Germantown Friends students, disabled students share 'Something Magical’
The scene is short for a musical theater production, calling for one actor to sing “It’s a doggone shame!” in a Southern accent followed by another cast member repeating the same line. Addison Kolft, a mop-topped fourth grader, belts his part out with gusto. But despite his big grin and best intentions, 6-year-old costar Josh Johnson seems stymied.
The scene is short for a musical theater production, calling for one actor to sing "It's a doggone shame!" in a Southern accent followed by another cast member repeating the same line.
Addison Kolft, a mop-topped fourth grader, belts his part out with gusto. But despite his big grin and best intentions, 6-year-old costar Josh Johnson seems stymied.
He pushes buttons. He sways, swings his arms, and purses his lips. But the machine programmed to sing for Johnson in a robotic voice remains maddeningly silent long past his cue.
"We'll wait for you," director Andrea Green says cheerily, keeping the beat on piano. "I can't wait to hear this, Josh."
Nobody moves except for Kolft, who pats Johnson reassuringly. For the young cast and crew of these "Something Magical" productions, pregnant pauses, contagious giggles, unexplained outbursts, and technical glitches are to be expected — and embraced.
Half the performers of this annual celebration are fourth graders from Germantown Friends School (GFS), the esteemed Quaker institution that sends 100 percent of its graduates to college. The other half attend West Philadelphia's HMS School for Children With Cerebral Palsy. Founded in 1882 as the Home of the Merciful Saviour for Crippled Children, HMS is the oldest school in the nation dedicated to educating children with such severe disabilities that they were once dubbed hopeless cases.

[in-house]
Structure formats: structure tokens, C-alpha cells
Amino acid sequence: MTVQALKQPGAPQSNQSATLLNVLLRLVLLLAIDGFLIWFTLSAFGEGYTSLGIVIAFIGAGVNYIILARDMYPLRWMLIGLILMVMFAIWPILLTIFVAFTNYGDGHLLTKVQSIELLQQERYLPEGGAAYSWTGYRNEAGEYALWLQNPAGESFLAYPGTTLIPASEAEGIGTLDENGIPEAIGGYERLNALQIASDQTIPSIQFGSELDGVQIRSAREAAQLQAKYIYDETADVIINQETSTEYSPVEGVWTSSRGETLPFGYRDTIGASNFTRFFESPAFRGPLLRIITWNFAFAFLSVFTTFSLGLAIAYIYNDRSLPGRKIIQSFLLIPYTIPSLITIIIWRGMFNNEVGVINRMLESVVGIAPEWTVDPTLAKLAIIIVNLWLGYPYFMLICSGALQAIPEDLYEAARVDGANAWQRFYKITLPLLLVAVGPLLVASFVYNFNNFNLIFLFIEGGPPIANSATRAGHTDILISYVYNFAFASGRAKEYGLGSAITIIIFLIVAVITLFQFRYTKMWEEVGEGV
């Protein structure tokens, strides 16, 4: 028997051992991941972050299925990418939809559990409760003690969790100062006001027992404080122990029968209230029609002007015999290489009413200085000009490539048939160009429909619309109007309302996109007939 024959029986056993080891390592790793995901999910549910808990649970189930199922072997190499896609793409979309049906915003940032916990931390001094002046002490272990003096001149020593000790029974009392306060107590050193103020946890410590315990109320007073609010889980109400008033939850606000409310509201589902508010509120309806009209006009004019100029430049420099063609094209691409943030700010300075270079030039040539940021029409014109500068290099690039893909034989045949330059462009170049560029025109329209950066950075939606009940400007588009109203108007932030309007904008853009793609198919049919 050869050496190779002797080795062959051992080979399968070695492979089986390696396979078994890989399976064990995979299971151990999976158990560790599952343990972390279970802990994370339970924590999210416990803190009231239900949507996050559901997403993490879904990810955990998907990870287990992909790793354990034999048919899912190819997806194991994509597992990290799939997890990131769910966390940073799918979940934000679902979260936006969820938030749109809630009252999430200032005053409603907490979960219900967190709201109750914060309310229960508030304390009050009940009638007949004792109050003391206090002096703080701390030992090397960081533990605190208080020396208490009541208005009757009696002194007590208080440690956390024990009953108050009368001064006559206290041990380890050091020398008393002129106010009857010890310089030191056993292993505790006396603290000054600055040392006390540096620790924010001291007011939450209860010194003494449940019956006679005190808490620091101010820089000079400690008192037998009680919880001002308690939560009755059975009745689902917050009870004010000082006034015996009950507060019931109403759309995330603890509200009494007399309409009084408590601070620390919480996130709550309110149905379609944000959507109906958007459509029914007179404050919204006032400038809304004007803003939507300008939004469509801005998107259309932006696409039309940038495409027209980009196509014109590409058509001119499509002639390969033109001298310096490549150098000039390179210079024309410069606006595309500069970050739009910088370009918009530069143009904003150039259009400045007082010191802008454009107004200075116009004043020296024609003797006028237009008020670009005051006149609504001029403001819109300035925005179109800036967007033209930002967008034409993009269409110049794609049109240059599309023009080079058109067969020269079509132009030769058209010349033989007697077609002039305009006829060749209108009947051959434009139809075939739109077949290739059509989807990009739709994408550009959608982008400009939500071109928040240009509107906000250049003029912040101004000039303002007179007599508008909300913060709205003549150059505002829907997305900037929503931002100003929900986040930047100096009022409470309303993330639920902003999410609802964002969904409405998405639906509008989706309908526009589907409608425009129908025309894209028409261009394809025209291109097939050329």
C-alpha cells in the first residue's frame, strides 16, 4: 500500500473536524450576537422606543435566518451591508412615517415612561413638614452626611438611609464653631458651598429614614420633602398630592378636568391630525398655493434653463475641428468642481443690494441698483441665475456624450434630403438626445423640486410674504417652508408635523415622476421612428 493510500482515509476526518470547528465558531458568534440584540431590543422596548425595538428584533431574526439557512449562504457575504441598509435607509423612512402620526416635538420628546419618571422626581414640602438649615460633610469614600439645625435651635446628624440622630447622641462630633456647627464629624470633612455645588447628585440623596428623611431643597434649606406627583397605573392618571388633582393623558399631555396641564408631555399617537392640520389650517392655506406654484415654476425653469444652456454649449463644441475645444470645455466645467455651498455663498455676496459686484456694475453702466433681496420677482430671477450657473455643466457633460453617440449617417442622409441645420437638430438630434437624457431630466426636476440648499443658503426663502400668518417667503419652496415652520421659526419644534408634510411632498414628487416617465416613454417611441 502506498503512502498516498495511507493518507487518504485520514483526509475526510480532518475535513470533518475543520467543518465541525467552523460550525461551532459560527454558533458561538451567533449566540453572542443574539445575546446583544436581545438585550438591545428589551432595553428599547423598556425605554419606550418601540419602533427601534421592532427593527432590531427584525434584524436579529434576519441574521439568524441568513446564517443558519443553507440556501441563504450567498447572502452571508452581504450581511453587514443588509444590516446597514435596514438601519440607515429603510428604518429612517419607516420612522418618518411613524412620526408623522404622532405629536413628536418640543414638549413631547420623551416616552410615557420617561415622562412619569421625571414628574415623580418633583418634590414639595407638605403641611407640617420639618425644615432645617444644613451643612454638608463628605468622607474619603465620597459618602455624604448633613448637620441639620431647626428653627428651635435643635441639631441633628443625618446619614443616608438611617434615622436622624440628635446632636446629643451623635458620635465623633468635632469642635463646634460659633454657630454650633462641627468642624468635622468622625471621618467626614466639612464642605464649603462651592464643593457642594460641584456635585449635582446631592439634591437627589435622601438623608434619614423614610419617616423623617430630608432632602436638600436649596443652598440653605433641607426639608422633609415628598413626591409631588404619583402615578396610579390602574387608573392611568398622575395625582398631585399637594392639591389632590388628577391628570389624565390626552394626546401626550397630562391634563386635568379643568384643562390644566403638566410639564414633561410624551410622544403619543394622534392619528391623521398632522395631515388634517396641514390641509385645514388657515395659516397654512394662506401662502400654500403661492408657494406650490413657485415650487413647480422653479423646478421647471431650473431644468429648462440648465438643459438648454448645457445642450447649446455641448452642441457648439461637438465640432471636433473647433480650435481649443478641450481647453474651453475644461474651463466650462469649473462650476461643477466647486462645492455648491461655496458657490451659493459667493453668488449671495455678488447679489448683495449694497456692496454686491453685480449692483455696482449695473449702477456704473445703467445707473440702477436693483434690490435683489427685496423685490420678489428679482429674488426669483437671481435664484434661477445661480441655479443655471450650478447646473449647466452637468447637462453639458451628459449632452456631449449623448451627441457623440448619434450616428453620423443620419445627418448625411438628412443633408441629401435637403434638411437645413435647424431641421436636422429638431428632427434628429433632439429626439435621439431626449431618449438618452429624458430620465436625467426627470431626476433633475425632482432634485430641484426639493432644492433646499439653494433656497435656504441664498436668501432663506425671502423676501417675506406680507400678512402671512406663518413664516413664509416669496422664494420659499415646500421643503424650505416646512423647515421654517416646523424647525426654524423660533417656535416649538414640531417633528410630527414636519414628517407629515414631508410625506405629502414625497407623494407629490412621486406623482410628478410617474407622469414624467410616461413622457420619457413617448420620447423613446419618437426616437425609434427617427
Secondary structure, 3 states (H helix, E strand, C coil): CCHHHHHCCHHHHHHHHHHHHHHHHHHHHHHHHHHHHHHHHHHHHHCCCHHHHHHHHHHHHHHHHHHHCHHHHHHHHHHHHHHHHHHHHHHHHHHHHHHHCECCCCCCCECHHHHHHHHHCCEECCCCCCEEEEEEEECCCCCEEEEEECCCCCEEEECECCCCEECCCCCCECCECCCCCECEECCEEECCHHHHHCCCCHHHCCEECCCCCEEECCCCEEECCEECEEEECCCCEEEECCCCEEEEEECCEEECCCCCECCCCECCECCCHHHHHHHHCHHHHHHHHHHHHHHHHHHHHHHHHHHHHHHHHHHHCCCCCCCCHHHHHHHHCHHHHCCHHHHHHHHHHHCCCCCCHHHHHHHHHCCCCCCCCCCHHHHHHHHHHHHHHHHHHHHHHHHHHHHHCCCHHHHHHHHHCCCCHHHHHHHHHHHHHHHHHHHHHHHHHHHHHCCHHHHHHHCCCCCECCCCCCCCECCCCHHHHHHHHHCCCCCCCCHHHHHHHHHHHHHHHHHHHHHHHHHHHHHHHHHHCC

Sharing the limelight
"Something Magical" dates back three decades to the day GFS teacher Teresa Maebori recoiled at hearing her students use the word retard. The educator knew children struggle with difference. So she took them to HMS to meet kids just like them, except nonverbal and in wheelchairs.
Recalls Maebori: "The staff at HMS said, 'It's nice they come, but they don't really understand us.'?" That residual discomfort gave HMS music therapist Green the spark to begin writing and staging Broadway-style shows featuring children from both schools as equal partners sharing the limelight.
For this 30th anniversary production, the children will perform "The Other Side of the Fence," Green's inaugural play about feuding farmers united by animals who become pals despite their physical separation.
"Our students are as much a part of what's going on in popular culture as anyone," reminds HMS executive director Diane Gallagher. "They long to be part of a group, to share in the social fabric of life. They just participate and communicate it differently."
I saw that firsthand months ago when I spent a morning reading Harold and the Purple Crayon to an HMS class.
Afterward, we wound up talking about Justin Bieber, iCarly, and whether chickens make good pets. Many students endure severe disabilities; each used a different device or technique — eye gaze, head tap — to make herself heard. But every last one of those young people had a strong opinion to share — especially about chickens.
A show for the ages
The cast spent six months learning lyrics and lines, tweaking technology, and choreographing a hoedown between actors on foot and those in motorized chairs.
At Tuesday'sdress rehearsal for Saturday's free public performance, Green pushes her pros one last time to imagine the audience and project.
Kristin Stauffer, an 8-year-old HMS student, and Lily Seldin nail their turn as a pair of perky pigs.
"I dig that pig!" Lily sings, leaning down to put the microphone next to her partner's lips.
"He blows a kiss," Kristin warbles quietly, but excitedly.
Finishes Lily: "It's perfect bliss!"
Throughout the rehearsal, I can't stop watching Jada Williams, a GFS student in braids and Sketchers who instinctively reaches for 12-year-old Ashley Overton's hand or strokes the older student's hair — small gestures to maintain a connection even as an aide steps in to put water in Overton's feeding tube.
When it's time for Williams' solo in one of the closing numbers, "Good Friends," she does not disappoint.
Good friends should be forever … like a treasure.
When you're down and lonely, your friend should be there to understand.
Overton and Green both beam.
"That," the director predicts, "is going to be a tearjerker!"
Contact Monica Yant Kinney at 215-854-4670 or firstname.lastname@example.org, or follow @myantkinney on Twitter. Read her blog at philly.com/blinq.
To see the show
A free public performance of "Something Magical" will be at 2 p.m. Saturday at Germantown Friends School, 31 W. Coulter St.
To see a video
Go to philly.com/somethingmagical